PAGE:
Two of Buncombe County’s most powerful officials are waging a very public battle over control of the Sheriff’s Office.
A complaint from a resident that Buncombe County deputies were using their patrol cars to take their kids to school set off an initial round of sparring between County Manager Wanda Greene and Sheriff Van Duncan. The resulting avalanche of e-mails has included both them and the county commissioners.
The fight boils down to who controls the millions of taxpayer dollars spent on public safety annually, and it’s being waged by Duncan—an elected official who’s the county’s top law-enforcement officer—and Greene, the county’s most powerful administrator. The issue has added significance for the Sheriff’s Office, which has been working to restore its reputation following the arrest and conviction of former Sheriff Bobby Medford on federal charges related to illegal gambling.
“It’s a control issue,” Duncan maintains, saying Greene wants “to force me into that old way of doing business, and I’m not willing to do that.” Greene says she’s not interested in running Duncan’s department but is trying to help him administer an agency that’s unfamiliar with budgeting. “I think they’re inexperienced, and they don’t ask for any help,” she asserts.
A long-standing departmental policy, allowing deputies with take-home vehicles to drop off their children at school, says Duncan, improves the department’s visibility without incurring any liability beyond what’s already involved if, for example, a deputy transports a member of the public after a traffic accident.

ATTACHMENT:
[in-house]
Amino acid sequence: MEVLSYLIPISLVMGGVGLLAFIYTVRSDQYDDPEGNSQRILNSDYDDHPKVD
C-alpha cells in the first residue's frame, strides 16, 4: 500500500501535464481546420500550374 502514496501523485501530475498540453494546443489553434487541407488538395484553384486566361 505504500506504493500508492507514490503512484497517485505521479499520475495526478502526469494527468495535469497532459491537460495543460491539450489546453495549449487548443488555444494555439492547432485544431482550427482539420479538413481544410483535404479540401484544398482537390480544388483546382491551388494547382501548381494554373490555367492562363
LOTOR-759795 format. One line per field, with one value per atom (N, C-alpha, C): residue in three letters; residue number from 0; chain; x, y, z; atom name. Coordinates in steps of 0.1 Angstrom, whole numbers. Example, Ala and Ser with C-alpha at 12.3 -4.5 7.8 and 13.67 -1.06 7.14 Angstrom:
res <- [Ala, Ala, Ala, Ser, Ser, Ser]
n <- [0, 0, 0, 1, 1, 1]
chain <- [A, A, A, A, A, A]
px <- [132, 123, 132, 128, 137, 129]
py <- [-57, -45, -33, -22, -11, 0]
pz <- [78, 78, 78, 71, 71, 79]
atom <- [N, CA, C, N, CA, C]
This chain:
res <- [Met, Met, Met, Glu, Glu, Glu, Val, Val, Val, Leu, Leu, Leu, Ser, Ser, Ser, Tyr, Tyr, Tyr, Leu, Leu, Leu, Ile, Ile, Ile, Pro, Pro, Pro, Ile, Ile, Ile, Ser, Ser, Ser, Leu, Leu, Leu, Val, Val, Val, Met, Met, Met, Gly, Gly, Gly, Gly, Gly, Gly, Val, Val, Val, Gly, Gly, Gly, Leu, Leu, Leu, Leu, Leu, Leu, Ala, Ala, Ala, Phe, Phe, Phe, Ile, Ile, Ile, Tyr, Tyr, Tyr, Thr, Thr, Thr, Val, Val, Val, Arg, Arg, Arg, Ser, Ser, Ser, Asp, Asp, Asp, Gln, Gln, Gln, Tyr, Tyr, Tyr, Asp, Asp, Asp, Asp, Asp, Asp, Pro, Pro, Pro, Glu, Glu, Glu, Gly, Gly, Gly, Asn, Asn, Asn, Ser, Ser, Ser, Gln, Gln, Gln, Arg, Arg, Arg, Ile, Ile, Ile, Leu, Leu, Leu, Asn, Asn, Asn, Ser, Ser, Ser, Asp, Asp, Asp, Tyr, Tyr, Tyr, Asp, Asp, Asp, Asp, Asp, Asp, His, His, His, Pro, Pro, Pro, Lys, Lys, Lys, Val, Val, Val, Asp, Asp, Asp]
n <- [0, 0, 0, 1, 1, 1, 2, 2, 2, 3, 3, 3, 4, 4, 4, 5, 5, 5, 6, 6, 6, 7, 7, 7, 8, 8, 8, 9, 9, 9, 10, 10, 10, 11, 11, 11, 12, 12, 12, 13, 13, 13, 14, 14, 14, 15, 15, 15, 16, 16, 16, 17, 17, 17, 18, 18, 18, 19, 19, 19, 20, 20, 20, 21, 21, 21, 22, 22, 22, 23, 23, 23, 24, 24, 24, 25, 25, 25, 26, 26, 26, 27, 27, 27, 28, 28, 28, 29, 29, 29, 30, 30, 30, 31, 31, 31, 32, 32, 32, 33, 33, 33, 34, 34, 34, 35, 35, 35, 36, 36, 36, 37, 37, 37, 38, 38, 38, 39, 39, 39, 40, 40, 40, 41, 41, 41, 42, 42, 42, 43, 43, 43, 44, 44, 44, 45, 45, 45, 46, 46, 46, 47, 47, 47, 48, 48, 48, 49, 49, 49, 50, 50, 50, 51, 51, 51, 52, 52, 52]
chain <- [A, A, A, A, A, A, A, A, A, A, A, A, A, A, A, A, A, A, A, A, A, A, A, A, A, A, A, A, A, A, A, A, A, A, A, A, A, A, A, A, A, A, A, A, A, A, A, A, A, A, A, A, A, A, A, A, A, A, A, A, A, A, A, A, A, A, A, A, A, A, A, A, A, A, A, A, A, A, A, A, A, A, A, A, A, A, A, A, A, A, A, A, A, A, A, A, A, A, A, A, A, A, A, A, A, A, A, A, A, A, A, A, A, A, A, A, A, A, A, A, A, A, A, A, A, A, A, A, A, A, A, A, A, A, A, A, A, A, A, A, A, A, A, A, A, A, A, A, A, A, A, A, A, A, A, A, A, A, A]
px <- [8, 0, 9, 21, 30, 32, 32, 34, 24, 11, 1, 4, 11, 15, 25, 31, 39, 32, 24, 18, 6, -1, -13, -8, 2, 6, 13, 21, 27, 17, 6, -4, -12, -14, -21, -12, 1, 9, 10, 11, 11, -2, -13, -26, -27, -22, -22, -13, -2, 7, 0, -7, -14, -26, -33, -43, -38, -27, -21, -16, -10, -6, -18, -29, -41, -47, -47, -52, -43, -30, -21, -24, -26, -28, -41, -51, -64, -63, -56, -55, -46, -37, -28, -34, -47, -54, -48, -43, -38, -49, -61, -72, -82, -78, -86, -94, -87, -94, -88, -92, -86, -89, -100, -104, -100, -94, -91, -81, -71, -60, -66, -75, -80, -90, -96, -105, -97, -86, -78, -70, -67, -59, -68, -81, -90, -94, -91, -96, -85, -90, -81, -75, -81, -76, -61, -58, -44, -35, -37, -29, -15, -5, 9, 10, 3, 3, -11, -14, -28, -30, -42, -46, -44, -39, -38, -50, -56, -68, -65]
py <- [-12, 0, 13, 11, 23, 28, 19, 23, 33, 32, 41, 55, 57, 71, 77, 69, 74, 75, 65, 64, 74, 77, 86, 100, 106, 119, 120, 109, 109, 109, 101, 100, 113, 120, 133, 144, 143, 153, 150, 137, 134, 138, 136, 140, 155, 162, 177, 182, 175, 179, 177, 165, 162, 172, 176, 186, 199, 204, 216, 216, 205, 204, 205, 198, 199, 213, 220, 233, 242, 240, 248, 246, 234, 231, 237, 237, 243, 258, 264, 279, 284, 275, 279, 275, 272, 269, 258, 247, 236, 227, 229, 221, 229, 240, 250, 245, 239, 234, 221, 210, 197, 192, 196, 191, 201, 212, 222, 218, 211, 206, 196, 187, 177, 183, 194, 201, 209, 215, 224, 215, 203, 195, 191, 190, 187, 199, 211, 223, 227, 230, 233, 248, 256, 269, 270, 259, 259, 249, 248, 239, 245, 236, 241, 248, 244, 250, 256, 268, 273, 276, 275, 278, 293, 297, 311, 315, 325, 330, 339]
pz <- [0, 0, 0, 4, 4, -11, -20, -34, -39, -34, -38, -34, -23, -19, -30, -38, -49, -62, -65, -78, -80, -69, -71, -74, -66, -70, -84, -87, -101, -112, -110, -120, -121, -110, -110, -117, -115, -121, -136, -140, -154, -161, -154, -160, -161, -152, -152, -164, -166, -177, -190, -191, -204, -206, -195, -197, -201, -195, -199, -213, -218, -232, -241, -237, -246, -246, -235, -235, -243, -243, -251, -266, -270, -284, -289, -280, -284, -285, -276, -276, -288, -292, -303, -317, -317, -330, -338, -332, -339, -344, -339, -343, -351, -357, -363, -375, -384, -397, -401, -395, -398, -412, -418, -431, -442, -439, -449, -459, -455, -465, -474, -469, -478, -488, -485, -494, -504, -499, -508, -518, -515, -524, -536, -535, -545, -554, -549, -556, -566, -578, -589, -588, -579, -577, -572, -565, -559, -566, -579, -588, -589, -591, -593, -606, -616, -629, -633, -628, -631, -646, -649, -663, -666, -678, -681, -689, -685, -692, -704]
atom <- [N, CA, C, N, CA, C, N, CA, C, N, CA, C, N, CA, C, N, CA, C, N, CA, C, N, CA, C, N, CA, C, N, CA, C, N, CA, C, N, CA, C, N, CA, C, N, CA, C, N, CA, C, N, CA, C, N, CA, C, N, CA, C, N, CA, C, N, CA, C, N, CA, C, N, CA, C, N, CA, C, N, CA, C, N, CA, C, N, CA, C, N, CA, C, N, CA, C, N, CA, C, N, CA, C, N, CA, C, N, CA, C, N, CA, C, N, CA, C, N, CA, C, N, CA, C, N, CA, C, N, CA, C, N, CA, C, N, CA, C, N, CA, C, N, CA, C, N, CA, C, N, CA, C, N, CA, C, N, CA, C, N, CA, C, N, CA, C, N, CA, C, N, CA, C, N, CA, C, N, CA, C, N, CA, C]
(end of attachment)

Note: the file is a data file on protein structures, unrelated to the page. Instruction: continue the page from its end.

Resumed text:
“I realize there might be some potential liability there, but it’s never cost the county any money,” says the sheriff. “We encourage our officers to be a presence in schools. We felt like we get enough positive to outweigh the negative.” Duncan says he often drops off his son at Erwin Middle School on his way to work, asserting that it’s time well-spent, because his presence there provides a positive influence.
Greene, however, maintains that sheriff’s deputies should adhere to the county’s general policy barring nonemployees from operating or riding in county-owned vehicles. The policy allows department directors to grant exceptions, and it specifically allows sheriff’s deputies to give rides to citizens in emergencies. But in tough economic times, the county should look hard for ways to save money and reduce liability, says Greene, who wants the policy clarified.
“We want the officers to be responsible and be safe,” she notes.
An advisory group consisting of county employees is reviewing the policy and studying possible changes. It will make recommendations to the commissioners, who will have the final say. Duncan says he would stop allowing his deputies that leeway if Greene could show that the practice increases the cost of liability insurance. Greene says that changing the insurance policy to cover the practice would cost the county $100,000 to $500,000 more in annual insurance premiums.
Vehicles aside, Duncan says he’s expressed repeated concern over his ballooning budget. Greene, he charges, has been playing a “budget shell game” that includes adding positions he didn’t ask for and that, in some cases, he didn’t think were necessary. The sheriff’s budget is one component of the overall county spending plan, which is prepared by Greene and approved by the Board of Commissioners. In an e-mail to the commissioners, Duncan wrote that he and Greene “have reached some unsurpassable differences with the way she administrates the budget,” asking for a closed-door discussion. But Duncan says he was subsequently advised by the county attorney that state law would not permit this, and at press time, he had yet to meet with the commissioners.
Greene, meanwhile, e-mailed her detailed response to the commissioners, emphasizing that Duncan has overspent his budget by $2 million over the past two years and urging the commissioners to meet with the sheriff about it.
“Budget’s not his strength,” Greene told Xpress.